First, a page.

This is not exactly a revival of the Taliban because "it's always been their intention to do this", Col Christopher Langton from the International Institute for Strategic Studies in London told Outlook. "And now they foresee, either correctly or incorrectly, we don't know yet, the opportunity for a changeover from the American-dominated military posture in the south to a NATO-dominated one as a possible weakening of the coalition posture." This is "probably an erroneous calculation, but it is easy to see how they might see this as an opportunity".
The re-emergence of a Pakistan-backed Taliban threatens India's security and commercial interests too. "India has always had an interest in building a commercial and trade relationship with Afghanistan, as also in Greater Central Asia where Indian commercial prospects are increasing almost daily," Col Langton said. And "any kind of Indian influence inside Afghanistan is being seen by Pakistan as meddling in its backyard". The more the Taliban rises, less of this "meddling" Pakistan will see.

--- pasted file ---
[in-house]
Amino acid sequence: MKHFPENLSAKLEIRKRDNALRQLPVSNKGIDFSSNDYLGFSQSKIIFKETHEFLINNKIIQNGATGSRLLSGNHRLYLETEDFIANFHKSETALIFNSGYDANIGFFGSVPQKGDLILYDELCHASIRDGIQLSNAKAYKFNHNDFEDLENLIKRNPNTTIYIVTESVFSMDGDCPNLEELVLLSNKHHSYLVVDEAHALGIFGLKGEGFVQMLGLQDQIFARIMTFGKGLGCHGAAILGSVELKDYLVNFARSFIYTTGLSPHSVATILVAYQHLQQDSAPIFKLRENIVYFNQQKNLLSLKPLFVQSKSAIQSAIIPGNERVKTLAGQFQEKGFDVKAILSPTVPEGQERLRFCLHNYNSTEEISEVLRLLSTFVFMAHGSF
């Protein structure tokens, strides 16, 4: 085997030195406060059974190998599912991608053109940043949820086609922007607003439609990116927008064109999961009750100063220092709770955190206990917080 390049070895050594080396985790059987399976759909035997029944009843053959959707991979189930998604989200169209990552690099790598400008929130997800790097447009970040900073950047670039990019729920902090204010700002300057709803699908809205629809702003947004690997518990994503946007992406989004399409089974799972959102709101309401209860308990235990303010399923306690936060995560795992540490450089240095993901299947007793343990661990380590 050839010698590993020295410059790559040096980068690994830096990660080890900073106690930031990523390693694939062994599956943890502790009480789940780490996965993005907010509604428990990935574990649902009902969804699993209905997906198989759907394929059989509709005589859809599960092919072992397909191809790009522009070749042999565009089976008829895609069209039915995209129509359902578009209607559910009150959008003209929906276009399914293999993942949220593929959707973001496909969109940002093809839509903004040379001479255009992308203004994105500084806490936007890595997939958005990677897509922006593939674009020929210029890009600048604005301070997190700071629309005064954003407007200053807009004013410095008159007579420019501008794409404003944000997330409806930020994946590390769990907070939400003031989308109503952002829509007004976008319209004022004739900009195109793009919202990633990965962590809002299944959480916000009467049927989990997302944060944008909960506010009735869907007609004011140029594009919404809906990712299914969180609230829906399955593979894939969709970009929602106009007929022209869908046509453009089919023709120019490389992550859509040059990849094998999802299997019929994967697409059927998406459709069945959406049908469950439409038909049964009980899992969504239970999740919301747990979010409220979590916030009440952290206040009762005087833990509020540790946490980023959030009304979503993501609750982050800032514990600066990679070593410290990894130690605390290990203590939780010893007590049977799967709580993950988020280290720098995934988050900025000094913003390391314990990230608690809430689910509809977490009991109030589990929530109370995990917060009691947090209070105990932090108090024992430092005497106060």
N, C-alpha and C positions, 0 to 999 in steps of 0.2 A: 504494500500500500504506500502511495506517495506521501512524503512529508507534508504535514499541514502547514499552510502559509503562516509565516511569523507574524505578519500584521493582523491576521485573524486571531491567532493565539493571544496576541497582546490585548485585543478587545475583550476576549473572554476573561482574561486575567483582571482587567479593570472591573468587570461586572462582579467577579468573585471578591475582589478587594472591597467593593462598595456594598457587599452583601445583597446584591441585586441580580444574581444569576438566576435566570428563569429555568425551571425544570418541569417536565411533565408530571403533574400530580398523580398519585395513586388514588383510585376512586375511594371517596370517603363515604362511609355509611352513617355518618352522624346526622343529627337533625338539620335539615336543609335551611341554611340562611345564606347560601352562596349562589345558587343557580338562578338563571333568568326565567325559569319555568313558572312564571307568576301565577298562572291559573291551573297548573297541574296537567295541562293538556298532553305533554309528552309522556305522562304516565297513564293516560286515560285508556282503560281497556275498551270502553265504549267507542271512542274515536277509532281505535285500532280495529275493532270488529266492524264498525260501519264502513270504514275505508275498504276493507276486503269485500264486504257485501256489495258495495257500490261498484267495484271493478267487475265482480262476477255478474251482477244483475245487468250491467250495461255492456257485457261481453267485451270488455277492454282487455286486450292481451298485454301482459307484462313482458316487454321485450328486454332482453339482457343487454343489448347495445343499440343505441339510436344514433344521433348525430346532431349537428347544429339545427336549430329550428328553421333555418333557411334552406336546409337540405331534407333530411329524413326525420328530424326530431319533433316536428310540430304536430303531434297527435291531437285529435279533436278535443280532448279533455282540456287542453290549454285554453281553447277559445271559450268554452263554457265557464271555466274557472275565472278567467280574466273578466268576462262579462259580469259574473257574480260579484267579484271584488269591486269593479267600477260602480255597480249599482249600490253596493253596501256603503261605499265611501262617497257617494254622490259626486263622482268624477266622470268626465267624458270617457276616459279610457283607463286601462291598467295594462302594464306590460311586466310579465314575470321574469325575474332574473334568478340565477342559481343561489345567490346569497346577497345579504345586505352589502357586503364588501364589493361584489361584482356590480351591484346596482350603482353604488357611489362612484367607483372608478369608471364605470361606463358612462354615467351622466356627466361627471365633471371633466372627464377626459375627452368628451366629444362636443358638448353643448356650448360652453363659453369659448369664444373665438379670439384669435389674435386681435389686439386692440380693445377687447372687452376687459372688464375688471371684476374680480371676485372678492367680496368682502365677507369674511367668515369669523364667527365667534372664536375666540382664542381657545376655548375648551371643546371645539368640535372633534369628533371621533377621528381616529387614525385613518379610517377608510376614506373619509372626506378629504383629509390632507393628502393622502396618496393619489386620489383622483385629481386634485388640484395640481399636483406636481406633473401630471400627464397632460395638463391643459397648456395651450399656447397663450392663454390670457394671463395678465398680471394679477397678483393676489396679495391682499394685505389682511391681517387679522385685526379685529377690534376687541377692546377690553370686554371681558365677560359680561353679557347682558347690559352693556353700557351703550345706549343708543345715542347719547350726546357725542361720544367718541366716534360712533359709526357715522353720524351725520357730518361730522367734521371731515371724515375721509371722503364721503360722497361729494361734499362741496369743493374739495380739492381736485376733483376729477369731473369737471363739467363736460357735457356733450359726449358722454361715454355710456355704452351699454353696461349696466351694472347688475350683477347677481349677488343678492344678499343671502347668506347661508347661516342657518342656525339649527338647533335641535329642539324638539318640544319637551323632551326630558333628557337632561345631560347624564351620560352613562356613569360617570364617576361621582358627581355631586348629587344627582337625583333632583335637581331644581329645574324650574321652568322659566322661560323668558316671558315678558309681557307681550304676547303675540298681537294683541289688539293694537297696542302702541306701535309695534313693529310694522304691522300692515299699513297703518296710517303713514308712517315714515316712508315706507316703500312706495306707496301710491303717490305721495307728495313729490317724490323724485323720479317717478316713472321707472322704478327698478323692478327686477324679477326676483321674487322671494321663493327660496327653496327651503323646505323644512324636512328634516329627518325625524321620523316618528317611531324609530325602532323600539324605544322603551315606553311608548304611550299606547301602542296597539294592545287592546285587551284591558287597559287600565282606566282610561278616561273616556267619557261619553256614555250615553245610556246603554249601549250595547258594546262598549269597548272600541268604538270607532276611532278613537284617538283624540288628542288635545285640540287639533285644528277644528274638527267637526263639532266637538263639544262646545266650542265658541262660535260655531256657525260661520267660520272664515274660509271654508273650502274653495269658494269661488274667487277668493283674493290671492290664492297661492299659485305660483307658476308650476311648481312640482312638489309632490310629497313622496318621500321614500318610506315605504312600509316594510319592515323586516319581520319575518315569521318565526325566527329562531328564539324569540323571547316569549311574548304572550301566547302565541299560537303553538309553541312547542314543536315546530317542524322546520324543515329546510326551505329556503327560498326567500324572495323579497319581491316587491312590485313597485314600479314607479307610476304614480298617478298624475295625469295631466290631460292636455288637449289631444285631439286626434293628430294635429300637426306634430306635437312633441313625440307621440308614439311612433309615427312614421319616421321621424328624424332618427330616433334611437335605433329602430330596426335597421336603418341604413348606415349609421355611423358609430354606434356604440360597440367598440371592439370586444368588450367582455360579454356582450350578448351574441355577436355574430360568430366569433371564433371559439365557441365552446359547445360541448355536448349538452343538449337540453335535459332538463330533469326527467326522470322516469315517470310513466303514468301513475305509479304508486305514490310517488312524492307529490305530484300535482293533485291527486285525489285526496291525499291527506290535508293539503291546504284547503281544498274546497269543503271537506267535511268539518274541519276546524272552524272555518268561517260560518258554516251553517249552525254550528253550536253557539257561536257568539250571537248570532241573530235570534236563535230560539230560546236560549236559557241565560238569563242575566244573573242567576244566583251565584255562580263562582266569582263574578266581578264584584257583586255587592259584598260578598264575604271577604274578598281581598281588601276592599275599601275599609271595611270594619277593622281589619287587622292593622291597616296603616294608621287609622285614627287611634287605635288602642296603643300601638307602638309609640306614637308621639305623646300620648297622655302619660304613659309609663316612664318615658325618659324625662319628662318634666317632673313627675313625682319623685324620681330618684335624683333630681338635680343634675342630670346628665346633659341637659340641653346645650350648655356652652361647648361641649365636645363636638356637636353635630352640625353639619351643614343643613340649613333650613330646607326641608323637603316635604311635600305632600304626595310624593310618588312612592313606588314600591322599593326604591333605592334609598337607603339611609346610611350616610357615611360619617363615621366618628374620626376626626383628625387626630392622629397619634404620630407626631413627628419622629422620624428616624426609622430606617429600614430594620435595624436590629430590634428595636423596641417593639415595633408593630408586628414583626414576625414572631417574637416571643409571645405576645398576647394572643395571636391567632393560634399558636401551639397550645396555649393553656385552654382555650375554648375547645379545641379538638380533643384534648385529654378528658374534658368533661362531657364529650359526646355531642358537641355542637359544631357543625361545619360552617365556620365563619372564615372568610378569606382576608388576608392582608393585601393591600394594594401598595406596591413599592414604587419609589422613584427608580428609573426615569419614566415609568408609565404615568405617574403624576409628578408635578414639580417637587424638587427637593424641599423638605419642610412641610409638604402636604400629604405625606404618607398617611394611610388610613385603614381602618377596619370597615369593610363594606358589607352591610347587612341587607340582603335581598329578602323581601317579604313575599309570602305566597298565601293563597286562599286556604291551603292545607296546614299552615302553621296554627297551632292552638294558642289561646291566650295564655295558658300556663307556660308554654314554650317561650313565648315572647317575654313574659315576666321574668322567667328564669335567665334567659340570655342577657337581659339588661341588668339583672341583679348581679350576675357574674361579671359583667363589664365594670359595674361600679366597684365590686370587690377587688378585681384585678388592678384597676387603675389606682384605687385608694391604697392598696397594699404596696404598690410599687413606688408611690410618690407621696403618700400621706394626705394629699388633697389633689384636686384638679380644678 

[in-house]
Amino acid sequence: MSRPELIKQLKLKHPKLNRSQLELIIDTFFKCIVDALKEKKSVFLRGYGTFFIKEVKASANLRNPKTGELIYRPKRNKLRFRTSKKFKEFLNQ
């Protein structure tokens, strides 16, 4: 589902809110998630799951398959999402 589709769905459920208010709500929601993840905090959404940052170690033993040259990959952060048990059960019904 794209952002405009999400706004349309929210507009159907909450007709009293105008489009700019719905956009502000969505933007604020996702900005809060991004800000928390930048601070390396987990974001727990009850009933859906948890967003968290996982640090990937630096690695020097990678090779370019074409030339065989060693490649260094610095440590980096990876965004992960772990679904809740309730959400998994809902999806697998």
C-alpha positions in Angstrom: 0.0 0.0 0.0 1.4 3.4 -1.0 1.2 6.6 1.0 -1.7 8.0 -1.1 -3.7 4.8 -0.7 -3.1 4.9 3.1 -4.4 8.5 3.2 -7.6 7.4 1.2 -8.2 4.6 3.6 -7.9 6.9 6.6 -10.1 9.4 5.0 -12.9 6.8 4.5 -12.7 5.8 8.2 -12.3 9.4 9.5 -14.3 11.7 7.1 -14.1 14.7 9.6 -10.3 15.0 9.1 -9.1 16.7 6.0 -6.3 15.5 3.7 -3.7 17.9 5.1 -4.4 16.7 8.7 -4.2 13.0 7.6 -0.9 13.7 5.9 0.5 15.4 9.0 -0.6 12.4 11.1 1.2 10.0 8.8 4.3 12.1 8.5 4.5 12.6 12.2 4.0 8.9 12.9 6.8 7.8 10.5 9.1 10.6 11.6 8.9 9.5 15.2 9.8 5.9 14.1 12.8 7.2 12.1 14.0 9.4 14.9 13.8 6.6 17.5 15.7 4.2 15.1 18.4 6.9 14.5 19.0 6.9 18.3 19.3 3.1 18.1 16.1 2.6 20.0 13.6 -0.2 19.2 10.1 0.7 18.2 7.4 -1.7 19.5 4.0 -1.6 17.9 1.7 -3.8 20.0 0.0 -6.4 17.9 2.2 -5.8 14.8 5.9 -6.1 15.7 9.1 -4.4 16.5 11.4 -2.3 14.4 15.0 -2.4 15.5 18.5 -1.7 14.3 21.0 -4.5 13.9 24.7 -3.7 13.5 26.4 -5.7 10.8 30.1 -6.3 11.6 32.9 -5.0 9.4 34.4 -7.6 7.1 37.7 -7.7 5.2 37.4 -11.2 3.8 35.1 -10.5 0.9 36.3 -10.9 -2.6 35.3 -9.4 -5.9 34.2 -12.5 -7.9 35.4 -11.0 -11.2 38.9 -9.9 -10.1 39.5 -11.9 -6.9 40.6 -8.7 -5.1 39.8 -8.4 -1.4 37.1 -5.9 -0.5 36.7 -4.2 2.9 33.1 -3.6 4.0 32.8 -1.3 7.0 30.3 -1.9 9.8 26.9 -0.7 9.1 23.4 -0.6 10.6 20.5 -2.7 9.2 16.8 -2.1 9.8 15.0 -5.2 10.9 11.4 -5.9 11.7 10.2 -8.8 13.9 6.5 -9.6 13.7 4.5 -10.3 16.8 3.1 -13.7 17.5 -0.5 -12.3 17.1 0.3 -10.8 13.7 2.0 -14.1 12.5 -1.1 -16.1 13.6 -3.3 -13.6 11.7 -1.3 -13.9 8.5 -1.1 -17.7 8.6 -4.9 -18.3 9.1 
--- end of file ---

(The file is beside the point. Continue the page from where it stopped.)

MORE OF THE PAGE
The Indian government had moved in strongly to build relations with the new Afghan government after the fall of the Taliban five years back; it offered the highest development aid among donor countries, after the US and Japan. The United States came in with $3.4 billion, Japan with $769 million, followed by the EU ($435 million), the World Bank ($378 million), India ($288 million), UK ($242 million), Germany ($224 million), Iran ($159 million) and Italy ($118 million). Given its interest in a non-Talibanised government in Kabul, Afghanistan is developing rapidly as an area where Indian interests are becoming shakier by the day under an advancing Taliban.
The immediate threat from that advance is to the coalition forces inside Afghanistan. That force includes 19,000 US troops as a part of Operation Enduring Freedom, with support from special forces from 26 other countries, mostly Canada, Denmark, France and increasingly, Britain. The other is the NATO-International Security Assistance Force assembled from 36 countries, which is being swelled into a force of 17,000. These forces, and the political will of the countries sending them, will now face their real test in the face of the Taliban advance. That a threat to these troops is immediate enough is evident from US Secretary of State Condoleezza Rice statement last Wednesday that the West "must not fail Afghanistan", or "it will come back to haunt us". The new battle for Afghanistan is just beginning.